Friday, 14 August 2009

Bus drivers, welders, CAD professionals - spot the odd one out...

What do bus drivers and welders have in common that CAD professionals don't?
Not sure? The answer is simple; bus drivers and welders need to demonstrate their professional credentials on a regular basis throughout their careers, in order to be allowed to do their job.

Bus drivers (and lorry drivers from next month) have to pass a 'certificate of professional competence' in order to drive their vehicles in the UK .
Here's the background; the CPC was developed as a requirement of the EU Directive 2003/59, which is designed to improve the knowledge and skills of professional LGV and PCV drivers throughout their working life. There are two parts to the legislation:
- An Initial Qualification that must be achieved by new (LGV and PCV) drivers along with their vocational licence to enable them to use their licence professionally.
- Periodic Training, which involves all professional drivers undertaking 35 hours of training every 5 years.

Now let's look at the humble welder;

Welder certification are specially designed tests to determine a welder's skill and ability to deposit sound weld metal. The tests consist of many variables, including the specific welding process, type of metal, thickness, joint design, position, and others. Most certifications expire after a certain time limit, and have different requirements for renewal or extension of the certification. Once a welder passes a test (or a series of tests) their employer will certify the ability to pass the test, and the limitations or extent they are qualified to weld, as a written document (welder qualification test record, or WQTR).

So if the driving industry has a recognised benchmark for performance and if the welding industry won't allow its members to pick up a blow-torch without first demonstrating they have the requisite skills, then why on earth does the AEC industry let anyone with a pulse loose with a CAD license??

A recent story on highlighted the dangers of unqualified staff working on projects. A warehouse in Philadelphia suffered a major structural collapse, resulting in damages of $3.5M USD. A building-collapse expert concluded, 'The team committed several engineering errors of "amazing proportions" that caused the Philadelphia warehouse to fail under the weight of snow'. He found that the warehouse had only one-third of the steel roof framing it needed.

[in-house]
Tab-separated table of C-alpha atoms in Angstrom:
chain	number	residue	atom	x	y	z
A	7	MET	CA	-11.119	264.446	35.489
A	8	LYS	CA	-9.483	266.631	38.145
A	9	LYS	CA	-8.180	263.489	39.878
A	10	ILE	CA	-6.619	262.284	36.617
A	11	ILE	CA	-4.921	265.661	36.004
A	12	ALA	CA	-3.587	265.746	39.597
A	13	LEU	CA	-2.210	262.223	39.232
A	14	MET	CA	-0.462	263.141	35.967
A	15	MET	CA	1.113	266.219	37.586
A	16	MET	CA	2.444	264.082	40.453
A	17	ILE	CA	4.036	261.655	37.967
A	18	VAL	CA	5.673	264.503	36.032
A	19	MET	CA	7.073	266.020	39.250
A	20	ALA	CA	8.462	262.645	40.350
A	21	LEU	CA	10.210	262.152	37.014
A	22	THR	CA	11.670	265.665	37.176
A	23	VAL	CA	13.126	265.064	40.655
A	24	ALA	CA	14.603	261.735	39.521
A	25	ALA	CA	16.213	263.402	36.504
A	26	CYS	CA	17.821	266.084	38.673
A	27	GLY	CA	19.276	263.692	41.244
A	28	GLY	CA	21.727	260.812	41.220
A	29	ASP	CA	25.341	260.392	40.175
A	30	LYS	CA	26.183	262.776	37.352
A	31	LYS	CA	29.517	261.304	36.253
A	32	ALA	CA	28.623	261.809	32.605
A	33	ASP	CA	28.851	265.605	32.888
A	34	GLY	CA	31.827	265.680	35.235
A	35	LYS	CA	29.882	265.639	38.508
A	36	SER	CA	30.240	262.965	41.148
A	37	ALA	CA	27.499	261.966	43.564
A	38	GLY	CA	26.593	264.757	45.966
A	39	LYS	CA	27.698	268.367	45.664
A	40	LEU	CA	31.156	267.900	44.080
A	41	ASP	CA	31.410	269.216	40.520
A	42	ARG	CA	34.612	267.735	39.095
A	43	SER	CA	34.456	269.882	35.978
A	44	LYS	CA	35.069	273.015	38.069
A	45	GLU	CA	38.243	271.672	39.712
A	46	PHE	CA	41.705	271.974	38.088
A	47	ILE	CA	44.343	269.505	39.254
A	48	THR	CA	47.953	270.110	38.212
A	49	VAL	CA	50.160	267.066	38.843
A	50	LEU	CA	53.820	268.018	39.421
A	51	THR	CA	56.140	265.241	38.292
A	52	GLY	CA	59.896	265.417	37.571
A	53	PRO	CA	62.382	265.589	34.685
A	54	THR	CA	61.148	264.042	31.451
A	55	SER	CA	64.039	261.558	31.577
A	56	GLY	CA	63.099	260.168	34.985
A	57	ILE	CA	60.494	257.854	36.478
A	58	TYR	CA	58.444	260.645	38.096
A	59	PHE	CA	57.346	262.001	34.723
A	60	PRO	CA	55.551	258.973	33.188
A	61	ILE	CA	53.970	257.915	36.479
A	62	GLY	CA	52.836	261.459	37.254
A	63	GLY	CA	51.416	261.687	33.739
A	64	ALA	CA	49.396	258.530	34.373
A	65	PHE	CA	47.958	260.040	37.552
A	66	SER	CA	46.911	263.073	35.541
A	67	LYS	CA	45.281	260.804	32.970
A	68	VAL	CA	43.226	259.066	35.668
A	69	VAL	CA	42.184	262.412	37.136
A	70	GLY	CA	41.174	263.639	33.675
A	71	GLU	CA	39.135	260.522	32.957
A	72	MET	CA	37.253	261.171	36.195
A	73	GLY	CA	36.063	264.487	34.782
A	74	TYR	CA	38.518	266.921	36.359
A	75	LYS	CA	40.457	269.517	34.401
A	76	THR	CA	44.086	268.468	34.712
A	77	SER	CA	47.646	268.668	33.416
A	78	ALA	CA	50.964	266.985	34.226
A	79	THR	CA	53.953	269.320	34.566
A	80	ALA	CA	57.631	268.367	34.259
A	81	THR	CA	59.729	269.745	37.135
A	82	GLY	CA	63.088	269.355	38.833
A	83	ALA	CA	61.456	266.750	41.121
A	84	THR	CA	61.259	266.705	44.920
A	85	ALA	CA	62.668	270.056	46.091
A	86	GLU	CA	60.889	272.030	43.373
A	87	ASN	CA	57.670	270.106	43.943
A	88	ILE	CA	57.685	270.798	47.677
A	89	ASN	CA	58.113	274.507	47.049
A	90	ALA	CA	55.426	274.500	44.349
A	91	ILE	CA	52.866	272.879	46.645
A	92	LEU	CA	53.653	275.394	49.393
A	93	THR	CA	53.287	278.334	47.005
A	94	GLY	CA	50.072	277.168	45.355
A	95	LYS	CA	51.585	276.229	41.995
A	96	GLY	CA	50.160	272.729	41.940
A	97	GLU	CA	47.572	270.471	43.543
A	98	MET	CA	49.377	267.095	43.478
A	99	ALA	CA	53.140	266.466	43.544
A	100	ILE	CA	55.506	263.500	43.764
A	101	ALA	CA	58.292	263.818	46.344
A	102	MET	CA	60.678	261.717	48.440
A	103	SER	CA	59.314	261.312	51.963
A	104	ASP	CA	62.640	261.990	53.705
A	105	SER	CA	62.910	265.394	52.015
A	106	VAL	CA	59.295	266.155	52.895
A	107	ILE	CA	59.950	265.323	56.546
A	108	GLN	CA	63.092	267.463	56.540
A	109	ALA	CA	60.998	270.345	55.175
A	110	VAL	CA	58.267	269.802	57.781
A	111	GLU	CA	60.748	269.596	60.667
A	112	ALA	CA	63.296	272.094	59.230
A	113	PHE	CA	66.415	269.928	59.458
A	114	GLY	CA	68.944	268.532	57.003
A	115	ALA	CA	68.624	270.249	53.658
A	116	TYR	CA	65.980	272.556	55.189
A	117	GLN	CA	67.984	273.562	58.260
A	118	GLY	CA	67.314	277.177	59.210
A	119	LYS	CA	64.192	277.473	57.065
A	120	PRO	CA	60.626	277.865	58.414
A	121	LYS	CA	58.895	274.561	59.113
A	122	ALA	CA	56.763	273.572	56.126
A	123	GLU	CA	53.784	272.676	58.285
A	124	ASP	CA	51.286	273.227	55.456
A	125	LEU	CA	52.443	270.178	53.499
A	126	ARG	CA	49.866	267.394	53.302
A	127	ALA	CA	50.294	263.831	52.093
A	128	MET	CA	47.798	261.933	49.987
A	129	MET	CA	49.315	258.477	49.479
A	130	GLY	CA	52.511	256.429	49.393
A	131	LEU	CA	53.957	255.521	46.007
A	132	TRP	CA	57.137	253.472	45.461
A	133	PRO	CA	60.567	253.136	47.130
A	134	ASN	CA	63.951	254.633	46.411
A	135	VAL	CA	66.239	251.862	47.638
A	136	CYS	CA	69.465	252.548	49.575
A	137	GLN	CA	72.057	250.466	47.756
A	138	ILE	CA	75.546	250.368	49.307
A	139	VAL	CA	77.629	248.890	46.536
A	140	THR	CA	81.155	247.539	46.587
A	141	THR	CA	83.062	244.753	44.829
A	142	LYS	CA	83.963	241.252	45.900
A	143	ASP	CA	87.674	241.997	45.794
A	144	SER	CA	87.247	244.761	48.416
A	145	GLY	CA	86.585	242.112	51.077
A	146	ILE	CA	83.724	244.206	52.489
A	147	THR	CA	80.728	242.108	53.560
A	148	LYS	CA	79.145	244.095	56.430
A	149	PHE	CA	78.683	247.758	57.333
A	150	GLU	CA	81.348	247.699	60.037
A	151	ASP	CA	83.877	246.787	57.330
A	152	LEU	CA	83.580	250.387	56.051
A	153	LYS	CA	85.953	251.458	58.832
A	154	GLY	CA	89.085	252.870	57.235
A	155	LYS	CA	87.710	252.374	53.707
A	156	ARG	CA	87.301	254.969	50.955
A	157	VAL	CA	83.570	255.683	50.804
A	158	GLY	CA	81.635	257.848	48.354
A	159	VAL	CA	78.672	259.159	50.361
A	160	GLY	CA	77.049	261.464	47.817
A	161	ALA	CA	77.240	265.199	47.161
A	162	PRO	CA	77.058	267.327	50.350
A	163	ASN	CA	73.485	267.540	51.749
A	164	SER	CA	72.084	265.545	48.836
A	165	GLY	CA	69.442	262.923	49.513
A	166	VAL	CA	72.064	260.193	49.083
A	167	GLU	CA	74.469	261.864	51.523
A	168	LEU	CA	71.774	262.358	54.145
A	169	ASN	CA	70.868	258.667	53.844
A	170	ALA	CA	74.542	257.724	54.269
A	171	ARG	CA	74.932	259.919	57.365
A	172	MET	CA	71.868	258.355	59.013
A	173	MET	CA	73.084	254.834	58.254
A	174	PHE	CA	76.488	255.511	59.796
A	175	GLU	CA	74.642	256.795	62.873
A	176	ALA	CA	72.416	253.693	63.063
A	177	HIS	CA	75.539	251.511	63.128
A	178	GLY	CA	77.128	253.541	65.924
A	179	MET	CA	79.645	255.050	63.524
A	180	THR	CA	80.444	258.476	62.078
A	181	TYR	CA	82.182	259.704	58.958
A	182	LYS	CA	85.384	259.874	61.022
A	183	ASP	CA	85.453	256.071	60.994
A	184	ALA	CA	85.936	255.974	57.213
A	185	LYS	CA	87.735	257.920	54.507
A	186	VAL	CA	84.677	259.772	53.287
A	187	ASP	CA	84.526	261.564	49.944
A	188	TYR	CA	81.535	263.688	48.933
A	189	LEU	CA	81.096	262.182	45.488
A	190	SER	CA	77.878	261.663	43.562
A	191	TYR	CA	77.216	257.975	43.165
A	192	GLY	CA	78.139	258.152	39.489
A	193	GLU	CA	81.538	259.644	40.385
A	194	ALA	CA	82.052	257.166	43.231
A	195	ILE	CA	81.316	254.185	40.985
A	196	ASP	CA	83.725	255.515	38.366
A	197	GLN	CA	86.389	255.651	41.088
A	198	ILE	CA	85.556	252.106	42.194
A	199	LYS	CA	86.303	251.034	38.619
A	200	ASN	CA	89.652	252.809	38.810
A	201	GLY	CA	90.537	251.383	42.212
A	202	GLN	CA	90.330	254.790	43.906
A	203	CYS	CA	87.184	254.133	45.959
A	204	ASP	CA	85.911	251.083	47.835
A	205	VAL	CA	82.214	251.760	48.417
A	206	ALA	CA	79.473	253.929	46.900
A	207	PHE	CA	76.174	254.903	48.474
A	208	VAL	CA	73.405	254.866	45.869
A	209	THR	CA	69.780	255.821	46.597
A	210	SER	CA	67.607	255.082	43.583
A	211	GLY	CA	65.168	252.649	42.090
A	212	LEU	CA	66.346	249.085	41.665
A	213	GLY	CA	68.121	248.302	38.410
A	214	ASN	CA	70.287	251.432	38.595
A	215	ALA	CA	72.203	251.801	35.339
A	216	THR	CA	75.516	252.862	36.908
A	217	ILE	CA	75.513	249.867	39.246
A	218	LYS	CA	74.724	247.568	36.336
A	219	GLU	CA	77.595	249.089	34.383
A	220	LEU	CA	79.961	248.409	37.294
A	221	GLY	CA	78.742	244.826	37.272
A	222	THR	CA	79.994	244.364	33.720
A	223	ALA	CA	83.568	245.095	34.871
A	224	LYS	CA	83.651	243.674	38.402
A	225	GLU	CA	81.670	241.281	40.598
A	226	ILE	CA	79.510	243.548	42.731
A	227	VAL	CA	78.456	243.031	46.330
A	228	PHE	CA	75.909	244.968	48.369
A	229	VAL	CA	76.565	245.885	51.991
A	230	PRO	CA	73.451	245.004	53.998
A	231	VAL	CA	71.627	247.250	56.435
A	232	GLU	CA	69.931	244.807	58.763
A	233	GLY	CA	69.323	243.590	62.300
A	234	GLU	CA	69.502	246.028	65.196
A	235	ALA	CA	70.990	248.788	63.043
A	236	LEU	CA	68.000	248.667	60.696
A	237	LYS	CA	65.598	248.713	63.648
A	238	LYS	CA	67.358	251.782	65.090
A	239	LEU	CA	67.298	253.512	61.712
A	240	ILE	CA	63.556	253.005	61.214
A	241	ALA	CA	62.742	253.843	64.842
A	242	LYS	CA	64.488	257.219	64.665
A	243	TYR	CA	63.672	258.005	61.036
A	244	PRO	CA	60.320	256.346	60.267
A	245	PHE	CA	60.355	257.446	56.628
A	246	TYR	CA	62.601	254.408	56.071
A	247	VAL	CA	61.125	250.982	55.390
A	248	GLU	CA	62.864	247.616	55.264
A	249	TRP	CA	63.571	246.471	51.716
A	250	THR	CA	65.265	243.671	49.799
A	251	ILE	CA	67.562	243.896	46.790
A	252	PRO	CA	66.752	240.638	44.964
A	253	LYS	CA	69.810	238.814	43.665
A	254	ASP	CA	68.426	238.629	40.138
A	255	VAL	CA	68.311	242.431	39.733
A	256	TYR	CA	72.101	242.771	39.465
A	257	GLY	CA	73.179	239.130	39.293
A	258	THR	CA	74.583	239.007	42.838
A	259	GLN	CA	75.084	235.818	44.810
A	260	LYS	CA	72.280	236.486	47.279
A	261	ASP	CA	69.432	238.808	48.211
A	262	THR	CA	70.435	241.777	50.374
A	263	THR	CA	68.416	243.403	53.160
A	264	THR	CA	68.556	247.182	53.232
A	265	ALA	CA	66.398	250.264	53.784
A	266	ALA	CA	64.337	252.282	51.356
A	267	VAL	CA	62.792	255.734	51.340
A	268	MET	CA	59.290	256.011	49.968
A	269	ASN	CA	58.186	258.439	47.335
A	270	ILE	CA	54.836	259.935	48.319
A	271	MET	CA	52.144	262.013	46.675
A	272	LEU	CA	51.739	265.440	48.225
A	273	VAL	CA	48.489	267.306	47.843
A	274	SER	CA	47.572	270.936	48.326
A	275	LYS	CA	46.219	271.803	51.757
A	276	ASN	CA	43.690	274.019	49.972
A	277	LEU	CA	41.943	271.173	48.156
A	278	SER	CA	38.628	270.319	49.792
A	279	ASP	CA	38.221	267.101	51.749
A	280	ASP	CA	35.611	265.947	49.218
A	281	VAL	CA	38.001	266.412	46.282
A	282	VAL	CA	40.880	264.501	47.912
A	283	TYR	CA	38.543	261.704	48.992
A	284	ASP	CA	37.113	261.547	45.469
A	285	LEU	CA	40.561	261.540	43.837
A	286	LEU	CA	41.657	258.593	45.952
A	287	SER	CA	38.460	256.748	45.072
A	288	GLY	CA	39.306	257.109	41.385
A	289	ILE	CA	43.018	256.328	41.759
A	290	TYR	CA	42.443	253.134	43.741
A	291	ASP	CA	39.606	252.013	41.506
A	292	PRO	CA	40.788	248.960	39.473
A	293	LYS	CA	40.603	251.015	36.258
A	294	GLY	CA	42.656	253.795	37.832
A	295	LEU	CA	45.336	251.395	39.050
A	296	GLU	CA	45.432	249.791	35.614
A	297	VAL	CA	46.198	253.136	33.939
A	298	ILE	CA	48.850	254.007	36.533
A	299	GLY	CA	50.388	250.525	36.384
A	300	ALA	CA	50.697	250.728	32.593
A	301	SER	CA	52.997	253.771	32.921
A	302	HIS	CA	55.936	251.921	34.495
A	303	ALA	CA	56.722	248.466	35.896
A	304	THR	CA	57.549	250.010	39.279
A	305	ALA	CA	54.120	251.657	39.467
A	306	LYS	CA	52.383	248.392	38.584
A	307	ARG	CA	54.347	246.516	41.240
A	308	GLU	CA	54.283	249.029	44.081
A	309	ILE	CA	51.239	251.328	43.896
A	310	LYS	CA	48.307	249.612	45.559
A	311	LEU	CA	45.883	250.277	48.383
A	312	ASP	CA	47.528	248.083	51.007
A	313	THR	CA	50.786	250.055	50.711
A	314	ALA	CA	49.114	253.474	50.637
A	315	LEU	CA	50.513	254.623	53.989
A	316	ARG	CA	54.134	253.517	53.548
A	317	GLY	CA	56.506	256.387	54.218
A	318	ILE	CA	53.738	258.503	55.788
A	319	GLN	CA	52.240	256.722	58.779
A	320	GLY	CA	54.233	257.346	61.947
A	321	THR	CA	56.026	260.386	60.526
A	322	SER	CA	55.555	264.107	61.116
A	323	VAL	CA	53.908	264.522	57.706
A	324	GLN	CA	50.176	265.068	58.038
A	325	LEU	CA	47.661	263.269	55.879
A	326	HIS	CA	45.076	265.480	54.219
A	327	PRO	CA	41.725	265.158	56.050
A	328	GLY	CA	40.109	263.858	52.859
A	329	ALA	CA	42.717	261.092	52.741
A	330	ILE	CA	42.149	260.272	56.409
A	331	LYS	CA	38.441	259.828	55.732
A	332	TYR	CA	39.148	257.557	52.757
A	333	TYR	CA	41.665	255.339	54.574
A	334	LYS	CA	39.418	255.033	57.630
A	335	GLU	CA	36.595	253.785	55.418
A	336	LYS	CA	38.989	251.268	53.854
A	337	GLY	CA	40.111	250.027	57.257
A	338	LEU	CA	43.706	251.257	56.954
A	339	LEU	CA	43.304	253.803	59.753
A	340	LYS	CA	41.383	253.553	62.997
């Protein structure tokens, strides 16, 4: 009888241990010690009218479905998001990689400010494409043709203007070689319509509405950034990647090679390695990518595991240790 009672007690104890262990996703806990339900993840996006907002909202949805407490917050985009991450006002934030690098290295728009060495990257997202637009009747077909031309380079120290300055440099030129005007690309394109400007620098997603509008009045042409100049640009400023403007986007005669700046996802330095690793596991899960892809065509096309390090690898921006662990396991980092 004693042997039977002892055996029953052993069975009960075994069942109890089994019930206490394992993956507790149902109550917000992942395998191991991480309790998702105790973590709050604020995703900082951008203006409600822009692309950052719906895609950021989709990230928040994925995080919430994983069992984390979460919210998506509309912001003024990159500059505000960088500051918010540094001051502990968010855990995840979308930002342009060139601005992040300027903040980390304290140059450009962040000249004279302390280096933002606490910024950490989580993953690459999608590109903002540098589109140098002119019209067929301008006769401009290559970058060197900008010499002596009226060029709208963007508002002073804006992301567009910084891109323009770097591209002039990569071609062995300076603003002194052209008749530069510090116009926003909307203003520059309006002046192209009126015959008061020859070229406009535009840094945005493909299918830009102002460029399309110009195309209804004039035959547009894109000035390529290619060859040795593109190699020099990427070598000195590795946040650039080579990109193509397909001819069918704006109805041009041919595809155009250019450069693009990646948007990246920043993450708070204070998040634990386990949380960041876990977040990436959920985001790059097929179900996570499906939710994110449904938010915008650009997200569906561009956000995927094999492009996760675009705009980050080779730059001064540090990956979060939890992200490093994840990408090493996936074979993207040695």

Someone using analysis software grossly underestimated the quantity of materials, the error went unnoticed, the building was constructed, the snow fell... and they firm got hit with $3.5M in costs. Plus a bunch of people got hurt when the roof fell in. Ouch! Suddenly a few extra bucks on testing a person's proficiency using engineering software, plus a few hours training, seems like a good use of the company resources!

A CIO at a large US design firm recently said to me; “The minute you give someone a CAD license on their desktop – you are effectively giving them full access to your end product. You want to be sure they know what they are doing!”. This firm doesn't allocate a CAD license to someone's desktop unless they have first met the minimum threshold competence level for CAD performance, as identified by the firms CAD administrators (using CADsmart, in this instance).

A bus company doesn't give someone the keys to its shiniest double-decker without making absolutely sure that they have the current skills required to drive the vehicle. Isn't it time that the AEC industry recognised the need for clear skills certification in core authoring, BIM, Civil and analysis software packages? And a continuous improvement program for design and engineering professionals to demonstrate their credentials to their employers on an ongoing basis?


1 comment:

madj said...

Allowing a "CAD Operator" "free range" on any design is a bad idea. I've been designing and drafting with software exclusively for almost 2o years and have never let my design go out of the office without being thoroughly reviewed by a PE. Almost all firms have this policy in place.

The firm that currently employs me works a "peer review" into the schedule of every project that is designed in our office. Someone completely unfamiliar with the specific project gets to review every electrical connection from panel to panel, box to box, connection point to connection point. Then revisions get made and a final review takes place before the project is shipped.

Just because someone has the software experience, it is always the responsibility of the PE to ensure design parameters are met.

Certification requirements may make some feel better and may give an indication of minimal qualifications, but the actual work quality produced by the technician within his or her probationary period will become apparent. I have had to change engineering fields in order to secure employment and could not be hired by my current employer had a certification benn required as I needed to learn MicroStation after almost 20 years of AutoCAD. I thank God every day for my employer taking a flyer on me simply becuse of my experince.